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The Fourth Great Awakening
A NOBLE PRIZE-WINNING ECONOMIST AND HISTORIAN SAYS WE’RE IN THE MIDDLE OF ONE OF AMERICA’S MAJOR PERIODS OF REFORM
July/August 2001 | Volume 52, Issue 5
Robert Fogel is best known as one of the two authors of Time on the Cross, a pathbreaking 1974 book that applied statistics and numerical analysis to history to make a provocative and important point: American slavery on the eve of the Civil War was not an economically inefficient, slowly dying system, as was widely believed at the time, but rather a healthy monster that would perish only when the Union’s armies drove a stake through its heart. The book provoked furious controversy but withstood it so well that it helped Fogel win a Nobel Prize in economics in 1993. • His newest book, The Fourth Great Awakening and the Future of Egalitarianism, published by the University of Chicago Press, also make surprising assertions about our national past. In it Fogel contends that historians have greatly misunderstood the role of evangelical religion in American political events. He argues that over several long periods, technological innovation has brought massive economic change that has in turn fomented social crises the existing political institutions could not handle. Each time this has happened, there has been a political transformation that gave rise to new institutions and laws to cope with the changes. And every transformation, Fogel insists, has been driven by evangelical Christians. • This is a claim as startling as Fogel’s discovery about slavery. American historians typically think of evangelical Christians as being backward-looking and see their occasional forays into politics as attempts to hold back the tides of cultural change. Fogel sees that view as a caricature of a complex and many-sided phenomenon, and he believes that evangelicals are again leading the drive toward a political reformation of the first magnitude right now. • We spoke about The Fourth Great Awakening at Dr. Fogel’s office at the University of Chicago’s Center for Population Economics, of which he is the director.
You argue that evangelical churches and Great Awakenings are a key to American political history. What do you mean?
In Europe, the main churches are state churches, and they have usually backed governments in power. America is absolutely different: The churches here are independent. Evangelical churches, which have represented the majority of American Protestants, played a leading role in ending aristocratic privilege in America, and they’ve been the principal vehicles through which ordinary people have shaped American society ever since. They’ve promoted popular democracy, and there has always been a close relationship between populism and evangelical religion in this country.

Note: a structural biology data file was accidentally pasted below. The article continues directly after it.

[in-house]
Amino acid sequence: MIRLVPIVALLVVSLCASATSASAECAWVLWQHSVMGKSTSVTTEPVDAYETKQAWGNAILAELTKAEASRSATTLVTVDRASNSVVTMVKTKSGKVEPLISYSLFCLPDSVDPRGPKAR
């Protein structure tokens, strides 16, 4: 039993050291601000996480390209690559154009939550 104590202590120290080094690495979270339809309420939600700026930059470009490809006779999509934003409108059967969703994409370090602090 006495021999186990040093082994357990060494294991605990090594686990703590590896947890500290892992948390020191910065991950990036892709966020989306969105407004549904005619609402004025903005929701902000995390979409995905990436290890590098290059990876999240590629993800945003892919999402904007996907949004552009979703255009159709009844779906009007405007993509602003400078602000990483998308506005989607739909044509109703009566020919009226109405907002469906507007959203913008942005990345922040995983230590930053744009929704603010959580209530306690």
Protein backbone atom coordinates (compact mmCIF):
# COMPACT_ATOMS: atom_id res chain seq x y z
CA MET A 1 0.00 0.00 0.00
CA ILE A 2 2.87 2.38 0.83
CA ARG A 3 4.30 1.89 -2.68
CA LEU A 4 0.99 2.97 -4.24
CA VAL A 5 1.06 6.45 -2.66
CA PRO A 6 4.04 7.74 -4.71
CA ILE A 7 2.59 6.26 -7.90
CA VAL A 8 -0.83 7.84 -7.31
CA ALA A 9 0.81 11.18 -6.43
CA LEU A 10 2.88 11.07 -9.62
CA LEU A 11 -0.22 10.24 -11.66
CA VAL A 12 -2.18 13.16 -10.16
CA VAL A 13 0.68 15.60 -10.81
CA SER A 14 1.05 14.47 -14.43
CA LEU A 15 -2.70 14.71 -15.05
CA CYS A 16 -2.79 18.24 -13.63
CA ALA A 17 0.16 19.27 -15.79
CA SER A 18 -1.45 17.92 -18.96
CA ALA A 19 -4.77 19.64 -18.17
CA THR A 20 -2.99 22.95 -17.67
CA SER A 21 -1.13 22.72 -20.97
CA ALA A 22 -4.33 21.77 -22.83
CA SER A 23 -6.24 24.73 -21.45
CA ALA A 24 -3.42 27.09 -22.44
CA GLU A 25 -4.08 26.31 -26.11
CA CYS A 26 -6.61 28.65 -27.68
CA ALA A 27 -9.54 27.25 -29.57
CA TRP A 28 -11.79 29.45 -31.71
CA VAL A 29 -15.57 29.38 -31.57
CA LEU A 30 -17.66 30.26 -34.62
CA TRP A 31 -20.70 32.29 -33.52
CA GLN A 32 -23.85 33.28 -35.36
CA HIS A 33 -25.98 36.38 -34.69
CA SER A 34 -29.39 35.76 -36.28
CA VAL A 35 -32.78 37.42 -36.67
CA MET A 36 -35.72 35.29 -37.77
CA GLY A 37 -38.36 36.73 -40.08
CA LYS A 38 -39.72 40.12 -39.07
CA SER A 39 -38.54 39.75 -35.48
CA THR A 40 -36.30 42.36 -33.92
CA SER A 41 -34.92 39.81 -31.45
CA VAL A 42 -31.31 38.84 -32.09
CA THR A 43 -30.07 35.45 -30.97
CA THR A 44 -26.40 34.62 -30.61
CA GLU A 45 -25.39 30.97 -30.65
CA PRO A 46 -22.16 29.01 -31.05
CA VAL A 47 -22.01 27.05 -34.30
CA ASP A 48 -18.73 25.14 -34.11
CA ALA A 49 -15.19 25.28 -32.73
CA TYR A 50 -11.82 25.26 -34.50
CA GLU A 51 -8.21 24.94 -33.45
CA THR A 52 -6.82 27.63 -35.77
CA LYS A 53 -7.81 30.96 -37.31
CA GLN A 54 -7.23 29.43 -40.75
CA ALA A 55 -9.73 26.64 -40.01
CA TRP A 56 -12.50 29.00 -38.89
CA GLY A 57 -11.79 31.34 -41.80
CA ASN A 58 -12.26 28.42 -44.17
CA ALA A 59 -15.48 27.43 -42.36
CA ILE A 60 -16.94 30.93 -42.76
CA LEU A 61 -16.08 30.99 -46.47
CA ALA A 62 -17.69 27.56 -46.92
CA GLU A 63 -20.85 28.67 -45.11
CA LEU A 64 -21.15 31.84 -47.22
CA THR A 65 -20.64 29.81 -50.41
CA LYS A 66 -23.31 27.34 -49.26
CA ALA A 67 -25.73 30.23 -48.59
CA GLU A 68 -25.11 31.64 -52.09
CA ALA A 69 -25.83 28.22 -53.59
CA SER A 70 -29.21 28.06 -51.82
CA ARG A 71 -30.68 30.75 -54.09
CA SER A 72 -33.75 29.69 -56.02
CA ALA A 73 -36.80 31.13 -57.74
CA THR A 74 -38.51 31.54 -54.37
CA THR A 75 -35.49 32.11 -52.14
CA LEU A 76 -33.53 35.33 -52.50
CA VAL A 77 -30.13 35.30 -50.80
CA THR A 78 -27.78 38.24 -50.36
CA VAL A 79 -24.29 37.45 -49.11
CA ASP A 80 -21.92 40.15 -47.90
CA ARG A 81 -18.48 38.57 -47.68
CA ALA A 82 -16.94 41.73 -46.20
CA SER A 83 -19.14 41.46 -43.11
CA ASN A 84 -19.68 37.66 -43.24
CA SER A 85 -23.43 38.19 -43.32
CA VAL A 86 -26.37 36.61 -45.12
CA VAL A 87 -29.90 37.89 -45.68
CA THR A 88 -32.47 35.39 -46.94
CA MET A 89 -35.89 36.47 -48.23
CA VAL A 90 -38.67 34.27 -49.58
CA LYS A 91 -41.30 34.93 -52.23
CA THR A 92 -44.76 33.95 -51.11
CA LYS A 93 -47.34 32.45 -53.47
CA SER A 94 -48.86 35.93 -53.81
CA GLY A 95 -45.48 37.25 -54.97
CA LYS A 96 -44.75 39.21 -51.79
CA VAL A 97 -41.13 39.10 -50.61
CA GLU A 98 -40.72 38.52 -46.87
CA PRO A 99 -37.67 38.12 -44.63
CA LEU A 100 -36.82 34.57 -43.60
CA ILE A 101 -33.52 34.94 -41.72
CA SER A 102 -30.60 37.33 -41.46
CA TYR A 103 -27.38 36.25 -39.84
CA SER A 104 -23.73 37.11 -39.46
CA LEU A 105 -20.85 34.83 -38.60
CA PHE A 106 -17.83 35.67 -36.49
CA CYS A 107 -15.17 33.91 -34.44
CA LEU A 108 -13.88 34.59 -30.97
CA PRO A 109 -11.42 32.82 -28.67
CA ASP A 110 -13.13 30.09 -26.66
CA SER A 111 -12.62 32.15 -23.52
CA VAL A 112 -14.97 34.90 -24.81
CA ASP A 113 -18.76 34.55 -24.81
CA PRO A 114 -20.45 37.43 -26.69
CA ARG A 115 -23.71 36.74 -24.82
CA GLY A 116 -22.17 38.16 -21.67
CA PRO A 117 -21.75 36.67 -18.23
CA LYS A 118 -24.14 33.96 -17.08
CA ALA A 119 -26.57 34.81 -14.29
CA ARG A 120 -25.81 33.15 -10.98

The First Great Awakening began in the 1730s and ripened into the American Revolution. The Second Great Awakening started about 1800 and produced the crusade against slavery that culminated in our Civil War. The Third Great Awakening came at the end of the nineteenth century and led to the rise of the welfare state. The Fourth Great Awakening, which began about 1960, has recently entered its political phase and is focused on what I call spiritual reform.
This is a cyclical pattern?
Yes, it is—the cycles caused by technology so transforming everything that there’s a gap between economic change and the state of the society. Human institutions always lag behind technological change, and after a certain period of time this results in a cultural crisis that produces deep soul-searching and an effort on the part of people who are concerned to try to come up with ways of reforming the society. I think the most fundamental groups in this process have been the evangelical churches, not merely as people who worry about what is the right society but also as the founders of populist movements. Every populist movement in the United States that has been of enough scope to get into the history books has had a big religious underpinning, and the First and Second Great Awakenings are the two famous examples. But the populist movement of the last third of the nineteenth century and the early decades of the twentieth, which culminated in the New Deal, was also driven by grass roots evangelical churches. And the new populism, as magazines are beginning to call it, comes out of what we refer to as the religious right. That is a pattern. In the book, I explore this pattern, and I try to show what the connections are.
Your evangelicals are progressives, but many people see them as backward-looking, not only today but, say, when William Jennings Bryan was arguing against Darwinism.